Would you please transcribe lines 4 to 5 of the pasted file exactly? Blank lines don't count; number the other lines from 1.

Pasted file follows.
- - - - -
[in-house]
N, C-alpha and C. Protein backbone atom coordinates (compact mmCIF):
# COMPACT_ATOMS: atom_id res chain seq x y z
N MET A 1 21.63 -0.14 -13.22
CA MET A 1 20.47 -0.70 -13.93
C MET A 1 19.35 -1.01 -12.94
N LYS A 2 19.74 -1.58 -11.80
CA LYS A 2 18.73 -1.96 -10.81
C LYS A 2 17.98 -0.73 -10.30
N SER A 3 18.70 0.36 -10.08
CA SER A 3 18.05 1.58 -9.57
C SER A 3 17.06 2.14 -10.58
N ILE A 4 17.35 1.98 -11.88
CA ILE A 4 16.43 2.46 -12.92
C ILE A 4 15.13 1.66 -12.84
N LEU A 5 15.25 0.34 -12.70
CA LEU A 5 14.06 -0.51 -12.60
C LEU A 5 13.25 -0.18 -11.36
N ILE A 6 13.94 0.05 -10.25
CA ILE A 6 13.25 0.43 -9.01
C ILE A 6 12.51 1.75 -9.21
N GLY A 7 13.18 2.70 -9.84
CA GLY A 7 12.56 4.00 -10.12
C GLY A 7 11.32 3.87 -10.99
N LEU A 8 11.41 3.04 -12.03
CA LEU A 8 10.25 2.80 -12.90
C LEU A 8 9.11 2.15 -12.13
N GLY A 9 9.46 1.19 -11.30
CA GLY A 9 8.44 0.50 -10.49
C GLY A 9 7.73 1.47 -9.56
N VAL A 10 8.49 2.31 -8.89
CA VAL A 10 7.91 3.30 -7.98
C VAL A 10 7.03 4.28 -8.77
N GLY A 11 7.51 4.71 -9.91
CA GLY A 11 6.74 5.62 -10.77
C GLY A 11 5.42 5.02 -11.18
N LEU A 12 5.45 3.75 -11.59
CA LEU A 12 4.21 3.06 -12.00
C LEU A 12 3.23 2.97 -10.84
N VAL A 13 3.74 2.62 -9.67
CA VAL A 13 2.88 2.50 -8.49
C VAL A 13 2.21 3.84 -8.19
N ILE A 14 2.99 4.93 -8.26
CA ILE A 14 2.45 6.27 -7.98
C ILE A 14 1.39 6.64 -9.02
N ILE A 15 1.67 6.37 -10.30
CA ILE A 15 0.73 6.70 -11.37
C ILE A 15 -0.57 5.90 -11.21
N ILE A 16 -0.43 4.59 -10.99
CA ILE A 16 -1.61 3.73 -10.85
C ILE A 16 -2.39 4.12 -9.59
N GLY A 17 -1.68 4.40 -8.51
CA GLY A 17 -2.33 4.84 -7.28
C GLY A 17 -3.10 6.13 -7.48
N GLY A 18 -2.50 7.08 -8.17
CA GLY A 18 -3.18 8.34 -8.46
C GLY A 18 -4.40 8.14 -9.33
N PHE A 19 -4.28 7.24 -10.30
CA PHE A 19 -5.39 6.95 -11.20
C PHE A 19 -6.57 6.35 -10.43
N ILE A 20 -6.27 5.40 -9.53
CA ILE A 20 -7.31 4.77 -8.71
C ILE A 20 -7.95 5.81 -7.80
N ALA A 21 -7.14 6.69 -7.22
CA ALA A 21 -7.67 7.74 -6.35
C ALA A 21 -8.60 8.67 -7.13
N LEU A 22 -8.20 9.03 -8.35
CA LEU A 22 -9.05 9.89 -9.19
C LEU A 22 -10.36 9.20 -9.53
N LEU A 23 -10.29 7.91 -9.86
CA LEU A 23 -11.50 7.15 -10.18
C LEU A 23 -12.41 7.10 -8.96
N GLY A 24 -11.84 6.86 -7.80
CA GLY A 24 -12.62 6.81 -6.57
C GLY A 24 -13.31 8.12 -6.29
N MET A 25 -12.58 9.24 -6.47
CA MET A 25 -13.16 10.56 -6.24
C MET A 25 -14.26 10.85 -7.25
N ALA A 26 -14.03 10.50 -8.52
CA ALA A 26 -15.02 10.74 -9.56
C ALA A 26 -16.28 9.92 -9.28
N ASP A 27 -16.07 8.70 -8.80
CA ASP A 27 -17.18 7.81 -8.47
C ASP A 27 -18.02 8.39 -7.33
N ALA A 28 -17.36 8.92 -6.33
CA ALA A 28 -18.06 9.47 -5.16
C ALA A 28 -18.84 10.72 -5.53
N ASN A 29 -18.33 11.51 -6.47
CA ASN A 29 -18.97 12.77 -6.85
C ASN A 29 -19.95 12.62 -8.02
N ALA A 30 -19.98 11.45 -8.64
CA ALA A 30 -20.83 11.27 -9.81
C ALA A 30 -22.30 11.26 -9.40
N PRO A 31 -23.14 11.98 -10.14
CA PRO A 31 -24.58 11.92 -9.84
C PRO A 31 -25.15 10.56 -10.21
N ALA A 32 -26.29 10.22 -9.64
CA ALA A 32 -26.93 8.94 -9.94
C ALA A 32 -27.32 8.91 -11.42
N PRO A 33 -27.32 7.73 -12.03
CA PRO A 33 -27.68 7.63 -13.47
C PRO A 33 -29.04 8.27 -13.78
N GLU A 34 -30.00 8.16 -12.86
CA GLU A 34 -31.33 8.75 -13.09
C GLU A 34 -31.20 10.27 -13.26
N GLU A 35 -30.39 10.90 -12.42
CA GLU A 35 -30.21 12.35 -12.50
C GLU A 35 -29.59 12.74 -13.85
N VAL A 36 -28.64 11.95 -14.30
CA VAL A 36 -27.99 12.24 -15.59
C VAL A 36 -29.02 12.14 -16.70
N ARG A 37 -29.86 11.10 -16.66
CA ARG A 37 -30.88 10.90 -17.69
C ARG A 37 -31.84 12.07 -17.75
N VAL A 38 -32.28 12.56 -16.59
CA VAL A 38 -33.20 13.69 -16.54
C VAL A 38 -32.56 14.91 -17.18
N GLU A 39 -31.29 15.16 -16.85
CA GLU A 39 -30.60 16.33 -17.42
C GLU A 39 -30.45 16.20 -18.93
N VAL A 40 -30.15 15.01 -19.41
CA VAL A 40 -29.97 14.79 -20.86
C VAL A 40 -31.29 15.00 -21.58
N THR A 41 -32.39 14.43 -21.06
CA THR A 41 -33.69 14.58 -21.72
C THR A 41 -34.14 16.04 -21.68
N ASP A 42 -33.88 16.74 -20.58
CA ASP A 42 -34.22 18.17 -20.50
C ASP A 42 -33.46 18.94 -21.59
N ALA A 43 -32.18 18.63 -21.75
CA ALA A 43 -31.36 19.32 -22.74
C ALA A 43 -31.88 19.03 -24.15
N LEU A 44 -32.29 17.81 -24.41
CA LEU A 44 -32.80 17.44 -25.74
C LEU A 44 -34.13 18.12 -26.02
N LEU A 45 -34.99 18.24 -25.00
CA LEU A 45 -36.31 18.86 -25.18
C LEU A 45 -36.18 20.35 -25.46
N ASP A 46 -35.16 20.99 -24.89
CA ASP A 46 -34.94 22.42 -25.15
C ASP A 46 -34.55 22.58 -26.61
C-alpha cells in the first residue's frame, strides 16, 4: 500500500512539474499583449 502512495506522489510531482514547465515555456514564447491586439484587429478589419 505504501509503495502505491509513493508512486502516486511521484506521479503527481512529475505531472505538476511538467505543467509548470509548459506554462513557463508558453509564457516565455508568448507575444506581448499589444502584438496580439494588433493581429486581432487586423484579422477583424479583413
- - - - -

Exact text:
N MET A 1 21.63 -0.14 -13.22
CA MET A 1 20.47 -0.70 -13.93